In very early abortions, up to 7 weeks gestation, medical abortion using a mifepristone–misoprostol combination regimen is considered to be more effective than surgical abortion (vacuum aspiration), especially when clinical practice does not include detailed inspection of aspirated tissue.  Early medical abortion regimens using mifepristone, followed 24–48 hours later by buccal or vaginal misoprostol are 98% effective up to 9 weeks gestational age from 9 to 10 weeks efficacy decreases modestly to 94%.   If medical abortion fails, surgical abortion must be used to complete the procedure. 
Early medical abortions account for the majority of abortions before 9 weeks gestation in Britain,   France,  Switzerland,  United States,  and the Nordic countries. 
Medical abortion regimens using mifepristone in combination with a prostaglandin analog are the most common methods used for second-trimester abortions in Canada, most of Europe, China and India,  in contrast to the United States where 96% of second-trimester abortions are performed surgically by dilation and evacuation. 
A 2020 Cochrane Systematic Review concluded that providing women with medications to take home to complete the second stage of the procedure for an early medical abortion results in an effective abortion.  Further research is required to determine if self-administered medical abortion is as safe as provider-administered medical abortion, where a health care professional is present to help manage the medical abortion.  Safely permitting women to self-administer abortion medication has the potential to improve access to abortion.  Other research gaps that were identified include how to best support women who choose to take the medication home for a self-administered abortion. 
Up to 15 weeks' gestation, suction-aspiration or vacuum aspiration are the most common surgical methods of induced abortion.  Manual vacuum aspiration (MVA) consists of removing the fetus or embryo, placenta, and membranes by suction using a manual syringe, while electric vacuum aspiration (EVA) uses an electric pump. These techniques can both be used very early in pregnancy. MVA can be used up to 14 weeks but is more often used earlier in the U.S. EVA can be used later.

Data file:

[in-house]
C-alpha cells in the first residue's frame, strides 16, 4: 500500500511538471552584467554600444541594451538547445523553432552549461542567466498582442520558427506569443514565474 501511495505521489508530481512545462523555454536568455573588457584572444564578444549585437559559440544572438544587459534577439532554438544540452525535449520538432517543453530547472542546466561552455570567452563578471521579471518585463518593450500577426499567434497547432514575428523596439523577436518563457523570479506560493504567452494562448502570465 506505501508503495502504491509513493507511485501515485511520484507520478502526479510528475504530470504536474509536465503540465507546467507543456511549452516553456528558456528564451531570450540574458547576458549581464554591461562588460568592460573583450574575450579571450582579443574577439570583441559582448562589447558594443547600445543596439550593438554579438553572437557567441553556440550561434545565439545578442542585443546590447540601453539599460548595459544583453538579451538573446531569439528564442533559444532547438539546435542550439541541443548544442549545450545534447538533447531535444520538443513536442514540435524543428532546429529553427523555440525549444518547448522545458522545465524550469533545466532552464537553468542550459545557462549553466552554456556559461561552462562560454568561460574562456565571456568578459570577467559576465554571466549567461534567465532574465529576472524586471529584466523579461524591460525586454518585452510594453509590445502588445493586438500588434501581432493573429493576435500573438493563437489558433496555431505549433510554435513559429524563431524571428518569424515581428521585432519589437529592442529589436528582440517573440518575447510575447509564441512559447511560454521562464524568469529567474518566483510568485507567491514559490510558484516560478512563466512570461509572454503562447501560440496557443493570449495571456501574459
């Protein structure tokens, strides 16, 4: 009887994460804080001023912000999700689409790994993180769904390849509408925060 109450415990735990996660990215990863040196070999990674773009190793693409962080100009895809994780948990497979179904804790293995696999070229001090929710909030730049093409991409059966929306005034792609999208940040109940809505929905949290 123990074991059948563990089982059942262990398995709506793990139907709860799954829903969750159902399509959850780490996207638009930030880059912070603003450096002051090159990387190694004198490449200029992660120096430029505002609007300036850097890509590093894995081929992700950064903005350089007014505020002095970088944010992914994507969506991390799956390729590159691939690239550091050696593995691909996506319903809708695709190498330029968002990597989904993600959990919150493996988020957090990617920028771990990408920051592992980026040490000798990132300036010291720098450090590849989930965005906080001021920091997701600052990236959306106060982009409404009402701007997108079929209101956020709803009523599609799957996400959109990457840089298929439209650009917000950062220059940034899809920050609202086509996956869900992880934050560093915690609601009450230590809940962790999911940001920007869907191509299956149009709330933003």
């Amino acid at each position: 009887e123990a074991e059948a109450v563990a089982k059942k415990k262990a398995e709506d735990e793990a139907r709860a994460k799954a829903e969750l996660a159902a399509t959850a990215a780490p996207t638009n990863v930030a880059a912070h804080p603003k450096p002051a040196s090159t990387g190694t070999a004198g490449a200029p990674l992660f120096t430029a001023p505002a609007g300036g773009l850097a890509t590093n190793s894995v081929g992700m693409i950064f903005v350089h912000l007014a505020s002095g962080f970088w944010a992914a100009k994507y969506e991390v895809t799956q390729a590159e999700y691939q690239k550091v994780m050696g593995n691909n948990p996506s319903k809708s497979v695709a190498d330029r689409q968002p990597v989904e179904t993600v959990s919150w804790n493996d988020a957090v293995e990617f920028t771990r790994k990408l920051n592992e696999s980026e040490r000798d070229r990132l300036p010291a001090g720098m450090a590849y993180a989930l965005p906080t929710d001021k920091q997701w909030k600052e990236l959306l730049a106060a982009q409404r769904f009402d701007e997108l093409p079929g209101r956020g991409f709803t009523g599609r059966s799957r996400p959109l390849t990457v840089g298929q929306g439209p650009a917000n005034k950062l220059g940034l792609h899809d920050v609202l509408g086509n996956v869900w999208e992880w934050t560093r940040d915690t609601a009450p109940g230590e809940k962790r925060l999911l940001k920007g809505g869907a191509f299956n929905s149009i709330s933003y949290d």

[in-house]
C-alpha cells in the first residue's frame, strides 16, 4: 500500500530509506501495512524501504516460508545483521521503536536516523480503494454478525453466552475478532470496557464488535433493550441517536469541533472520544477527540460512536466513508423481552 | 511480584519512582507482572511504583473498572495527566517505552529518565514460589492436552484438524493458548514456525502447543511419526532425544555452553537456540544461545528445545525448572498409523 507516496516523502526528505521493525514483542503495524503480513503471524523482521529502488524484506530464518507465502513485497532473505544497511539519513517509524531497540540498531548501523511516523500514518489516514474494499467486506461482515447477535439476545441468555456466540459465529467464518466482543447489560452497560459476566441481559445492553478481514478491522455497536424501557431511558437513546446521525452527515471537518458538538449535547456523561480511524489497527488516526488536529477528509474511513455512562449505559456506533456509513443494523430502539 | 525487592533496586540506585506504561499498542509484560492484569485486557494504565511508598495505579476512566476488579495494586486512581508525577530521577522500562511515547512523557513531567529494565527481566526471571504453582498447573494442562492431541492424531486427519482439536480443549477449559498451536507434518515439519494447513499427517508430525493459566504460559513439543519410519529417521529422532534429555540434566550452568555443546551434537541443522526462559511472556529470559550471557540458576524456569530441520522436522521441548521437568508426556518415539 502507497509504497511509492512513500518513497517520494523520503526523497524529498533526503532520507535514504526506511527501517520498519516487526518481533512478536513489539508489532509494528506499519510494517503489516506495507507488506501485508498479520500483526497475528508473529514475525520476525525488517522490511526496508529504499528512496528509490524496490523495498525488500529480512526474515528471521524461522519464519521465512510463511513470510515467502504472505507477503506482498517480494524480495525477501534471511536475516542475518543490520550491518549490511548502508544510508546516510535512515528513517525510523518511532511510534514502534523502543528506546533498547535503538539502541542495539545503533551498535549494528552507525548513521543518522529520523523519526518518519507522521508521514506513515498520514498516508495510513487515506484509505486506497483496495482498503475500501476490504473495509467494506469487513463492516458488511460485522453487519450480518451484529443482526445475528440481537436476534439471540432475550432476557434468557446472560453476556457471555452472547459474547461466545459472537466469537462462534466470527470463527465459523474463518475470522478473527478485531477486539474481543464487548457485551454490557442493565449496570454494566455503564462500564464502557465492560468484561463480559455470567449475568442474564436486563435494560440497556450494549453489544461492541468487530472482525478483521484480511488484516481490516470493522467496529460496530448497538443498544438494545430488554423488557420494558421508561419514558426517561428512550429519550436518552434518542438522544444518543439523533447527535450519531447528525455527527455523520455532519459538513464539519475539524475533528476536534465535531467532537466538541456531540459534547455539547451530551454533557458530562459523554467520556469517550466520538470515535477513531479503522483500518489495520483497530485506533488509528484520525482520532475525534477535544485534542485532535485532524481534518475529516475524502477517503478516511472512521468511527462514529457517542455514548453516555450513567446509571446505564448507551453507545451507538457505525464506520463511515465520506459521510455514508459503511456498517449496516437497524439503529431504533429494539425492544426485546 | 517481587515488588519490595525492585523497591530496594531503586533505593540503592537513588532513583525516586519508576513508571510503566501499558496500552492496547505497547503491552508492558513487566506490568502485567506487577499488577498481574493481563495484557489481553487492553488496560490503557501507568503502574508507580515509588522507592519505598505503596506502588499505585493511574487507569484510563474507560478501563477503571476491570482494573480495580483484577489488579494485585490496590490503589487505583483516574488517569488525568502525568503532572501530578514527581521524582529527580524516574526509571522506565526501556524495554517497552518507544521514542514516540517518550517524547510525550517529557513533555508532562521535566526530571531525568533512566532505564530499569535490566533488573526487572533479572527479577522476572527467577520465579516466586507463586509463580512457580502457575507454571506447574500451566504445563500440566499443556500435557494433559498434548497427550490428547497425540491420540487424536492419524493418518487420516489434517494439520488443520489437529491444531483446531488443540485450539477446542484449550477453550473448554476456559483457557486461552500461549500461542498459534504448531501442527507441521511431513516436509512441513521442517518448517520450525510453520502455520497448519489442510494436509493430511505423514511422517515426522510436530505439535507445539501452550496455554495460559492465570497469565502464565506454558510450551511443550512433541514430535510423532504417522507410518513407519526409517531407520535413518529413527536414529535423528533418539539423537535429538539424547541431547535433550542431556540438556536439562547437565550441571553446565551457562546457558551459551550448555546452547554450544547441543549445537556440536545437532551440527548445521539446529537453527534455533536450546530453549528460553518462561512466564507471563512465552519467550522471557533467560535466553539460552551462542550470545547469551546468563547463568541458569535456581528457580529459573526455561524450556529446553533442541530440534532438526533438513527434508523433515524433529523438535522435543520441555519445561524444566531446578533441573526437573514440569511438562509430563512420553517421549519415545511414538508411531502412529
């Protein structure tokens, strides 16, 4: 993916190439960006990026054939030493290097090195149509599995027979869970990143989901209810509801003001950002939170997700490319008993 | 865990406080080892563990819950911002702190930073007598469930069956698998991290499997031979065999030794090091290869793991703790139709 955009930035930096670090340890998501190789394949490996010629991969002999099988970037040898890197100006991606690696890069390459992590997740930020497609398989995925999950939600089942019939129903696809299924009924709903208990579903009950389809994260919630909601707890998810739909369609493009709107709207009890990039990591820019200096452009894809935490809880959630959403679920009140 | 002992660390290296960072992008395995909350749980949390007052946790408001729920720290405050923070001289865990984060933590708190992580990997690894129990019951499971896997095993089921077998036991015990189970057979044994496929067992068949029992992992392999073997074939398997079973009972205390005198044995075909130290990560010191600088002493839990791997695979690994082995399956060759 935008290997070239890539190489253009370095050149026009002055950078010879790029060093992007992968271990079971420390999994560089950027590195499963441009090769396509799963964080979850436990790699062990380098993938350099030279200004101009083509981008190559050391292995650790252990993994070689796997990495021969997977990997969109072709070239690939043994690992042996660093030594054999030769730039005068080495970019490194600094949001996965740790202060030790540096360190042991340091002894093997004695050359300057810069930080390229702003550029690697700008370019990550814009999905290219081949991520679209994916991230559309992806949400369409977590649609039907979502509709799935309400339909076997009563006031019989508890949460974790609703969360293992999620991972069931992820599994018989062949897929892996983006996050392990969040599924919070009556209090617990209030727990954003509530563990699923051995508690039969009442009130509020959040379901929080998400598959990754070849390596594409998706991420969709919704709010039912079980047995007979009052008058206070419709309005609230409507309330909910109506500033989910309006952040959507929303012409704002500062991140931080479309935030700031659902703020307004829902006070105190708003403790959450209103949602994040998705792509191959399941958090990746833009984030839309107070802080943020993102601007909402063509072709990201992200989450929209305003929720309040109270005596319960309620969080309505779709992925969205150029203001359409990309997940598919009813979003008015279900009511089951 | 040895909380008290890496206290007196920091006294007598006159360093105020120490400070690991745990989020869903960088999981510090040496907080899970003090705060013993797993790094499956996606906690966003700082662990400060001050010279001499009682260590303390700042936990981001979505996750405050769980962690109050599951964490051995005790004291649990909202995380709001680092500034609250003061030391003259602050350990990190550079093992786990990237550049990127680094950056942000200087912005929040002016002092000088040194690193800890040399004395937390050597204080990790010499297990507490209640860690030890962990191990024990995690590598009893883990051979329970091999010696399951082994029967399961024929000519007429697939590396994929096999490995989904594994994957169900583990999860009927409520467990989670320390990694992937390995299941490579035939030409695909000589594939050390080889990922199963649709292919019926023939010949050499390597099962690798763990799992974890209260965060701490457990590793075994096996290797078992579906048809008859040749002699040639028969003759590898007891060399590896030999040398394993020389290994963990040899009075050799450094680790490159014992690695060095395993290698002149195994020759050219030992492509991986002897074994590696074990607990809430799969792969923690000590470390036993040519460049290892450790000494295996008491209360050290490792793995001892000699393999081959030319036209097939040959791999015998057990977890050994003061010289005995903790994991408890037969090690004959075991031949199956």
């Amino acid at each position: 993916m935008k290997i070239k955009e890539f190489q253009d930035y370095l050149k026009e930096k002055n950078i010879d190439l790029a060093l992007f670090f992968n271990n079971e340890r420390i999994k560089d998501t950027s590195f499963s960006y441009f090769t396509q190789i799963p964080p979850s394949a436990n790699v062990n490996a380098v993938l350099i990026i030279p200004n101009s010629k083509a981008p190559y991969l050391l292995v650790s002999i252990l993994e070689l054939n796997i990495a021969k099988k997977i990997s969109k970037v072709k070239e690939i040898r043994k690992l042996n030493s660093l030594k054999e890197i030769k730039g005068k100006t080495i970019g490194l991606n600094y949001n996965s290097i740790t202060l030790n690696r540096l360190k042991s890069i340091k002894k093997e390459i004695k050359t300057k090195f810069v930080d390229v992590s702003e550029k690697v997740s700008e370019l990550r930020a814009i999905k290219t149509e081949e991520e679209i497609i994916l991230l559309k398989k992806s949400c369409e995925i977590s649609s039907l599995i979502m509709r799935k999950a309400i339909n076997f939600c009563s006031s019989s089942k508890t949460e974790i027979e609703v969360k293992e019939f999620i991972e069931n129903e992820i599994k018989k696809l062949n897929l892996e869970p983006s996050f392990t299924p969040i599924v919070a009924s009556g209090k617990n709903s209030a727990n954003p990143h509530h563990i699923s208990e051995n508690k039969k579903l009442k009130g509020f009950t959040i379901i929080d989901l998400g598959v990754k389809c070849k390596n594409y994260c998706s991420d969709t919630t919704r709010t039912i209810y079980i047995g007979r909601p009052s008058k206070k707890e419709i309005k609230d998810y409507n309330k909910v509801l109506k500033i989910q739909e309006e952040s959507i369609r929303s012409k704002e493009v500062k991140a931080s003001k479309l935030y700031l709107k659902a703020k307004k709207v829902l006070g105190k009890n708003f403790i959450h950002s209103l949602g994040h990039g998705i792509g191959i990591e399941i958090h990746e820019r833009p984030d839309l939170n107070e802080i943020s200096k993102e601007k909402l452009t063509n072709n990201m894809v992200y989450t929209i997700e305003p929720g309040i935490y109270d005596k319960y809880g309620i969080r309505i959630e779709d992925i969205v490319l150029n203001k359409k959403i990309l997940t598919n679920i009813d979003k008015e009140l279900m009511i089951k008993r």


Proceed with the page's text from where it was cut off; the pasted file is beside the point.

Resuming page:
MVA, also known as "mini-suction" and "menstrual extraction" or EVA can be used in very early pregnancy when cervical dilation may not be required. Dilation and curettage (D&C) refers to opening the cervix (dilation) and removing tissue (curettage) via suction or sharp instruments. D&C is a standard gynecological procedure performed for a variety of reasons, including examination of the uterine lining for possible malignancy, investigation of abnormal bleeding, and abortion. The World Health Organization recommends sharp curettage only when suction aspiration is unavailable. 
Dilation and evacuation (D&E), used after 12 to 16 weeks, consists of opening the cervix and emptying the uterus using surgical instruments and suction. D&E is performed vaginally and does not require an incision. Intact dilation and extraction(D&X) refers to a variant of D&E sometimes used after 18 to 20 weeks when removal of an intact fetus improves surgical safety or for other reasons.